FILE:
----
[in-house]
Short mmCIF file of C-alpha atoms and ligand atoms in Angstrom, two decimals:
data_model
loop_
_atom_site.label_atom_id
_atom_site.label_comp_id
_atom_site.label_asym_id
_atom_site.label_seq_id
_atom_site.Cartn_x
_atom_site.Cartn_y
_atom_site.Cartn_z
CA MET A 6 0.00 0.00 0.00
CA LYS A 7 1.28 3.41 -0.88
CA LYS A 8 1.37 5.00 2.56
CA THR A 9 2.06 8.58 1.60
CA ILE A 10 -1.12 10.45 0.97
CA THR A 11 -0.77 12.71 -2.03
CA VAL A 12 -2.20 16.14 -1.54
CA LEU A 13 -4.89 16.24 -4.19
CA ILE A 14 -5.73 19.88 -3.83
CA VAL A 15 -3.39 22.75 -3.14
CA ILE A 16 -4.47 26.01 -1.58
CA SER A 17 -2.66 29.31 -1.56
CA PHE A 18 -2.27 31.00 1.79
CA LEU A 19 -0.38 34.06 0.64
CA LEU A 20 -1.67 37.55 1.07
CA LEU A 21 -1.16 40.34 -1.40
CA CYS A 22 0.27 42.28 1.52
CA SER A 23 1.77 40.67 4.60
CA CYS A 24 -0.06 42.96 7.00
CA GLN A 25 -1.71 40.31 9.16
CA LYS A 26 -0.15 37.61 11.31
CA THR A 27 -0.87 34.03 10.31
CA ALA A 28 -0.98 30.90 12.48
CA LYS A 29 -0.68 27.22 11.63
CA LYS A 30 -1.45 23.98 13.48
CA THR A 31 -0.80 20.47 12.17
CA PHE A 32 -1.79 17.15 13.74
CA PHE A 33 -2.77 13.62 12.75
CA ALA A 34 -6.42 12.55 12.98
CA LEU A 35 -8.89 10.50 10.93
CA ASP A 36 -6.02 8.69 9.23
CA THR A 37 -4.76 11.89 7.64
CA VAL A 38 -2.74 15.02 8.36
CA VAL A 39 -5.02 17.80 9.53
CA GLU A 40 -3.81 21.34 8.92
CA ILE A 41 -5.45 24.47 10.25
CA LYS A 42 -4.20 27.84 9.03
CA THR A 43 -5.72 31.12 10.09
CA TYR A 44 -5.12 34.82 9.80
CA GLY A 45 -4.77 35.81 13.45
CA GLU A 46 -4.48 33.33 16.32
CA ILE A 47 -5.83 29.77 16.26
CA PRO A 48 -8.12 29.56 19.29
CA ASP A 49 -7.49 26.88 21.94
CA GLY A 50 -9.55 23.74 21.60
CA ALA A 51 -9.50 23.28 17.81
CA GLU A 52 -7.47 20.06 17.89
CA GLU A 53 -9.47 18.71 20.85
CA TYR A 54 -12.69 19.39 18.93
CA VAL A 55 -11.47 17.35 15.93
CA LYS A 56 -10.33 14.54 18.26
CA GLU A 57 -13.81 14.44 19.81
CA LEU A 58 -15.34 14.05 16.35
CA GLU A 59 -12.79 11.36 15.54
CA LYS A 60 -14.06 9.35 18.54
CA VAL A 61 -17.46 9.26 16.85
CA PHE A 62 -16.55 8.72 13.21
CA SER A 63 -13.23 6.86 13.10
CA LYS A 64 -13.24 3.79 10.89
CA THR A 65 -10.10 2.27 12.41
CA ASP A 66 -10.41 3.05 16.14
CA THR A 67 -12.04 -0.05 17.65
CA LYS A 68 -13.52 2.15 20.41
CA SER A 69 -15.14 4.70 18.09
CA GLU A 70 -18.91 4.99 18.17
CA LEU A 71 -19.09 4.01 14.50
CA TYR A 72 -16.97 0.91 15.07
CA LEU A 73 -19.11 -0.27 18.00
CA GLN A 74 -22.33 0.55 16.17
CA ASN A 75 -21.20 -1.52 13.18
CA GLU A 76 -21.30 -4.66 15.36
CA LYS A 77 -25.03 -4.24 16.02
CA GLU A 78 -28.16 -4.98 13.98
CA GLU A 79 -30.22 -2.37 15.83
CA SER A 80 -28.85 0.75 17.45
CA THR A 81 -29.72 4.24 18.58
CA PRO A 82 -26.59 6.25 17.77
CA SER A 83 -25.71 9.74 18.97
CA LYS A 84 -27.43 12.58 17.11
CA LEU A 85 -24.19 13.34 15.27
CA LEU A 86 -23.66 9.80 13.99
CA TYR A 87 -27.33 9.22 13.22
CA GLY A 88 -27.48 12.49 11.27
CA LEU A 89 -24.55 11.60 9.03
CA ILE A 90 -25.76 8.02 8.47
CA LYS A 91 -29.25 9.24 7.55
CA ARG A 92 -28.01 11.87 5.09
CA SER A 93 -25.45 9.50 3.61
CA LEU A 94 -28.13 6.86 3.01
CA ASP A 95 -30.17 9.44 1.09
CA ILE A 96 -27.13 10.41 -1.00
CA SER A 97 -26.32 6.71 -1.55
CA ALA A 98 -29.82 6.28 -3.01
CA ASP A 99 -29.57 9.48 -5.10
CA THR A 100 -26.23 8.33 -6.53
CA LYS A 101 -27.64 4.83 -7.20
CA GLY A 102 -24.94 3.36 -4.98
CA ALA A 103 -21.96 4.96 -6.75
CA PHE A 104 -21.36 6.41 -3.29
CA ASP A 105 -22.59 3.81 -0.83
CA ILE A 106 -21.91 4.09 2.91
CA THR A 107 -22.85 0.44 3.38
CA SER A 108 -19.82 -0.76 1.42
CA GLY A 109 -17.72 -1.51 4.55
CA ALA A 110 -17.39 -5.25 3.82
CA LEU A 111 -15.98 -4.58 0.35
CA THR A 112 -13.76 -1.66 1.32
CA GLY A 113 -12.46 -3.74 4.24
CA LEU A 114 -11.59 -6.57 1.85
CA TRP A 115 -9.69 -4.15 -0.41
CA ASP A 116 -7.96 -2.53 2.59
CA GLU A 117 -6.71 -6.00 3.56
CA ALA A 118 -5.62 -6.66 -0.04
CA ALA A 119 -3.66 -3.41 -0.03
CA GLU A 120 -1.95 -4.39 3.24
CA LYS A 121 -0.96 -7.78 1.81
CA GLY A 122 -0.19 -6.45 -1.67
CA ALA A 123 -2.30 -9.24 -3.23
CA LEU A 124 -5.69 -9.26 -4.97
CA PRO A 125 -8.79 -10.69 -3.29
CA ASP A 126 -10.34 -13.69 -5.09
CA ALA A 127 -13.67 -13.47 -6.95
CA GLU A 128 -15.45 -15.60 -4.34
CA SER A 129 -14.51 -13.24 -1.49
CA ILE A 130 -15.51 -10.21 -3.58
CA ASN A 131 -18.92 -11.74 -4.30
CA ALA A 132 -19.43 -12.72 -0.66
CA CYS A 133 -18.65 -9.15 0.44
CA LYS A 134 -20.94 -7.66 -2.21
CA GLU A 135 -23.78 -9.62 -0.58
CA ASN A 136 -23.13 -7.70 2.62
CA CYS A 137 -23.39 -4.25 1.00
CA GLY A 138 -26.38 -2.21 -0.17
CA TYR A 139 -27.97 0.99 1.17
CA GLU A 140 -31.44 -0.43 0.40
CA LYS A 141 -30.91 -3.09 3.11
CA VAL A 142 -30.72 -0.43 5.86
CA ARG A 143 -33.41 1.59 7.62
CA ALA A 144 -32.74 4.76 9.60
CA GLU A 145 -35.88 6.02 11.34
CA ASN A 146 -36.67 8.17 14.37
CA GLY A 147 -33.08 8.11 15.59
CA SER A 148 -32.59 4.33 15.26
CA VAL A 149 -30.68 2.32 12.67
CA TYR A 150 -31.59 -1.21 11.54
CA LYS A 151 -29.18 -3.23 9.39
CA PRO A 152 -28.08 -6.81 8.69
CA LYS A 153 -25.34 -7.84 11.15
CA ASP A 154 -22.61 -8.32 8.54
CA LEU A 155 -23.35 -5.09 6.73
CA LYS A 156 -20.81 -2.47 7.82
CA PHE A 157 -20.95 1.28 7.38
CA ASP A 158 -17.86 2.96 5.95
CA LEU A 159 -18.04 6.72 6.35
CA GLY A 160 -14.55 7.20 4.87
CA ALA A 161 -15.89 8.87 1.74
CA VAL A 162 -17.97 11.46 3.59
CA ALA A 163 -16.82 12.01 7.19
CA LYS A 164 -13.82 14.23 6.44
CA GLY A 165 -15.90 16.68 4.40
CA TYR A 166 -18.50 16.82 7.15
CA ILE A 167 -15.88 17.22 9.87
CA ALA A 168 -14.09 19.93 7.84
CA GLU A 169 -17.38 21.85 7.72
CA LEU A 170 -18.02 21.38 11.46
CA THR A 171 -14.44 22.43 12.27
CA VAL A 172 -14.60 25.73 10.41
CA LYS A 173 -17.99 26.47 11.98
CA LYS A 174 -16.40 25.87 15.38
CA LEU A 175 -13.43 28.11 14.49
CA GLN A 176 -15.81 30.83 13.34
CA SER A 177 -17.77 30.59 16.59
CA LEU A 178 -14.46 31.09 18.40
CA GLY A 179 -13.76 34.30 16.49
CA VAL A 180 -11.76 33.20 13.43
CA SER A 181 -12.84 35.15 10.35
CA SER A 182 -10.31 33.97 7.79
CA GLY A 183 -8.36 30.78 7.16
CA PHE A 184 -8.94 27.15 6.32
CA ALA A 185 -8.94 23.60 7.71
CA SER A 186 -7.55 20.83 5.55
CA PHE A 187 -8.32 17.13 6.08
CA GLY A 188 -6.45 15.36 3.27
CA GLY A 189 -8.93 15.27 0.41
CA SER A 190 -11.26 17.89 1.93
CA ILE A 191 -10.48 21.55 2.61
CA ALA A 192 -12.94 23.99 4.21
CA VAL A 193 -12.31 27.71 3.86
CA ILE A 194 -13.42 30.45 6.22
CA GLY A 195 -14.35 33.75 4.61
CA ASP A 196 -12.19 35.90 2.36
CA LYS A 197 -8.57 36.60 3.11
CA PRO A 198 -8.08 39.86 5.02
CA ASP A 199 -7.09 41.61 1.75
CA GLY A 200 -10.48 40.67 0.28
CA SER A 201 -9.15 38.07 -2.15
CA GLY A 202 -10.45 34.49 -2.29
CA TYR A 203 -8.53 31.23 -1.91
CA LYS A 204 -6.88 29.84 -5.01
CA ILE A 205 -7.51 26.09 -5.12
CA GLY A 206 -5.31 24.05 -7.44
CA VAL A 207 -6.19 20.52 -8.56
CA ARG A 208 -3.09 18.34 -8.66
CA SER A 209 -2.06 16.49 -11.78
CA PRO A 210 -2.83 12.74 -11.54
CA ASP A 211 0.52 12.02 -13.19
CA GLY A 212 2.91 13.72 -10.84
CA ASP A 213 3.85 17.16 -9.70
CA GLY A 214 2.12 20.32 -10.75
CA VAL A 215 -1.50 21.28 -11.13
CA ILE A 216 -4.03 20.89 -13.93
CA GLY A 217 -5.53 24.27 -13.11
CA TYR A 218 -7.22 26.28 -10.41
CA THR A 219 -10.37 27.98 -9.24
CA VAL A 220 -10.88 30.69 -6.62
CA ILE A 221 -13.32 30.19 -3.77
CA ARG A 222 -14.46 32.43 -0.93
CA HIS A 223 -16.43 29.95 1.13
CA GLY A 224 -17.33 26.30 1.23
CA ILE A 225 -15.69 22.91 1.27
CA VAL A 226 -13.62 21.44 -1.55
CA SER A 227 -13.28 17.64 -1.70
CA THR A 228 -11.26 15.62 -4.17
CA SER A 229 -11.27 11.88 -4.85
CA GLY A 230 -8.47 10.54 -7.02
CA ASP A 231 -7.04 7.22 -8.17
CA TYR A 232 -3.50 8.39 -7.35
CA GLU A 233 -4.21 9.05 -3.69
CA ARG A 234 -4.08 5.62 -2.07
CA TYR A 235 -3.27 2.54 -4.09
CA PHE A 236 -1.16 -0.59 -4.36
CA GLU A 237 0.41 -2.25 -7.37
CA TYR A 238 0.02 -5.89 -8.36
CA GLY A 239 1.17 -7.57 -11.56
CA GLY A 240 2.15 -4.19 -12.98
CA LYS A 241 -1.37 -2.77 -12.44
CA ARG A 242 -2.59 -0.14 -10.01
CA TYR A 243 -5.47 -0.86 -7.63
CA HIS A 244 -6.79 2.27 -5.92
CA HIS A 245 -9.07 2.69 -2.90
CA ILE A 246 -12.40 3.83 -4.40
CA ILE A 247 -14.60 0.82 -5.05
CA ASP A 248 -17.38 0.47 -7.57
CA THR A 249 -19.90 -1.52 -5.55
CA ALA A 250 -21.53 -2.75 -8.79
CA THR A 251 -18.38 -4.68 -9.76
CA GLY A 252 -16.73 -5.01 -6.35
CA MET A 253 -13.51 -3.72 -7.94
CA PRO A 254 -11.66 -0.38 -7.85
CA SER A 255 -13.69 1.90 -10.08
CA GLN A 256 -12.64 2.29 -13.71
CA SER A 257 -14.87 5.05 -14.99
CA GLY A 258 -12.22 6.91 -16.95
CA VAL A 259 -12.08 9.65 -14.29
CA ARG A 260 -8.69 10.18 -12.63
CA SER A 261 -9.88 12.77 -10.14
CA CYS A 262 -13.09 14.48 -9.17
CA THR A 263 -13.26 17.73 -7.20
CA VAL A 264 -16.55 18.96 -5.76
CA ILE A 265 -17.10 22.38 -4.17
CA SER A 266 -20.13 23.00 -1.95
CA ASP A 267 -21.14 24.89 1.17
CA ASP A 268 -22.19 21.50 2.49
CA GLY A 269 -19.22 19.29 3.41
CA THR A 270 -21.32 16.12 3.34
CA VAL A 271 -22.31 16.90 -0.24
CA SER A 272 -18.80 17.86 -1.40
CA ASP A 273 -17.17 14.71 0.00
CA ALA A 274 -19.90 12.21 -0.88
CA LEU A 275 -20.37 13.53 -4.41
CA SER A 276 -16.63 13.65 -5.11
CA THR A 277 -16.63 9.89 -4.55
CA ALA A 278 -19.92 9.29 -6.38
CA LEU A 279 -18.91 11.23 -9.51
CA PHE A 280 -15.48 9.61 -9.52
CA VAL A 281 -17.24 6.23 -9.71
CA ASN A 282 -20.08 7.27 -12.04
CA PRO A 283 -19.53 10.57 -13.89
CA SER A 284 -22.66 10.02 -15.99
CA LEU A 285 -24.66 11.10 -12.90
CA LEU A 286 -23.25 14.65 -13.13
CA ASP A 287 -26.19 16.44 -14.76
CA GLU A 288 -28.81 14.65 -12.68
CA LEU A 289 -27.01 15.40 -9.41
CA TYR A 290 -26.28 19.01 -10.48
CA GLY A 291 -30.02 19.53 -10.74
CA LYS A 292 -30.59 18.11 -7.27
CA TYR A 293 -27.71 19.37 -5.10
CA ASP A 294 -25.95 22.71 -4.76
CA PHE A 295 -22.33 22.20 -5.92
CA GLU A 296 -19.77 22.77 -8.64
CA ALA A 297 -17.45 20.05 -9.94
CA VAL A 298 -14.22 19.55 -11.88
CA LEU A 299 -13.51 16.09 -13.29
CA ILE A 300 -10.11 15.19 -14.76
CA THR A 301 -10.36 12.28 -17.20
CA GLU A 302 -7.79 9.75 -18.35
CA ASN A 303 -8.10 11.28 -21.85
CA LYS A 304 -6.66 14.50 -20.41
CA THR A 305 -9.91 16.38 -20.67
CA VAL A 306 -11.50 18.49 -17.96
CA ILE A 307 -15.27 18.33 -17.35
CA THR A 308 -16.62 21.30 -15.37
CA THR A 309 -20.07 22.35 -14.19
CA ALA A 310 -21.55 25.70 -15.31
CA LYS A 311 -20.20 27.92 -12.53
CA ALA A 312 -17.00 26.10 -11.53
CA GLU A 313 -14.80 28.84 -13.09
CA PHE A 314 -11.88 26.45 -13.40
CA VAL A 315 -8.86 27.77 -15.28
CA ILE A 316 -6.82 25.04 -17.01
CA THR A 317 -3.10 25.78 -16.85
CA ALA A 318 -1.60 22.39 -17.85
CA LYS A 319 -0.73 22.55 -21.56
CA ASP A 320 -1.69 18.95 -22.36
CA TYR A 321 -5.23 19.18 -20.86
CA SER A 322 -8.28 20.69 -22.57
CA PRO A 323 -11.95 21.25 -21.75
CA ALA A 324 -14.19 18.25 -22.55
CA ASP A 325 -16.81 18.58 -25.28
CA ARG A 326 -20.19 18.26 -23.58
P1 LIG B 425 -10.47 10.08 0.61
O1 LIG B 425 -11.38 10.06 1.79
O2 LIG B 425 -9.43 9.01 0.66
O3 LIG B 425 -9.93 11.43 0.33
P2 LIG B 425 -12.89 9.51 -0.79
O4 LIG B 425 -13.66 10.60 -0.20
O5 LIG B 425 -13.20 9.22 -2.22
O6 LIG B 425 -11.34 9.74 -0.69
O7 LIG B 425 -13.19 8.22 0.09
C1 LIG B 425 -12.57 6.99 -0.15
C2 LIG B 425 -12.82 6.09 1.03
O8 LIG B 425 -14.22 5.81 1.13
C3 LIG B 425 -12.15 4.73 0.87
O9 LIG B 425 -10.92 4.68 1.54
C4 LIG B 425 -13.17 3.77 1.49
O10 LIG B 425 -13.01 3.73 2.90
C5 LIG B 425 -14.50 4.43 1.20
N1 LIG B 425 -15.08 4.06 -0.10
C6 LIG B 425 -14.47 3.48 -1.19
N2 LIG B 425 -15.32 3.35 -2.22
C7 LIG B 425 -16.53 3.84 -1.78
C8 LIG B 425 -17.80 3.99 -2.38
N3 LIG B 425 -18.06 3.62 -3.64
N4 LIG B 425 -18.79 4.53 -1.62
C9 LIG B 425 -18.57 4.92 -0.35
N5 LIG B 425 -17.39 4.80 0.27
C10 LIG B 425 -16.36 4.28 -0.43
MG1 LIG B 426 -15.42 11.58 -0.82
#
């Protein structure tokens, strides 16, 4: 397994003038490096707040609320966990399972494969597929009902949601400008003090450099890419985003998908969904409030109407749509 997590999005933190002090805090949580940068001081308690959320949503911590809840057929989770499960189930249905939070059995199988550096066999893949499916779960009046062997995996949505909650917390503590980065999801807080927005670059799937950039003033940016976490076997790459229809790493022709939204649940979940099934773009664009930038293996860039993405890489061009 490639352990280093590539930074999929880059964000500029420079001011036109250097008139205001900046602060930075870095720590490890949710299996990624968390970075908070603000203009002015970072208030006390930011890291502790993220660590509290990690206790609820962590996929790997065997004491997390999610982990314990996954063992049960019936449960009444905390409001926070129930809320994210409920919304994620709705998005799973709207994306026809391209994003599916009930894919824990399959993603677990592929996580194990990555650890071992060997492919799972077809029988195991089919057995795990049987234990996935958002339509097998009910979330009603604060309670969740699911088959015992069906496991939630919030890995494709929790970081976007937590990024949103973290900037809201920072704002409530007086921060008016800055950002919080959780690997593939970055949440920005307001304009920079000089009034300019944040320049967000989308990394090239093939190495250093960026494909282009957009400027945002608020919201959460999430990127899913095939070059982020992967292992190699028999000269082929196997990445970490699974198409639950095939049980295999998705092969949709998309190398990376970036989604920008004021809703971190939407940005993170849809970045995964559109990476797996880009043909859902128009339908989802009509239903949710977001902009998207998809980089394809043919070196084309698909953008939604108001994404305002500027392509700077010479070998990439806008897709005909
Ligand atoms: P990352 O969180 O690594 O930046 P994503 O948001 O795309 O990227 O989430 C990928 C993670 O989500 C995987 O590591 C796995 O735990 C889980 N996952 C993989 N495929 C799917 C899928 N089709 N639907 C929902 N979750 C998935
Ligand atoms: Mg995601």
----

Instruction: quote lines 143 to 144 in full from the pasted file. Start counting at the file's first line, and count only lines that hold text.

CA CYS A 137 -23.39 -4.25 1.00
CA GLY A 138 -26.38 -2.21 -0.17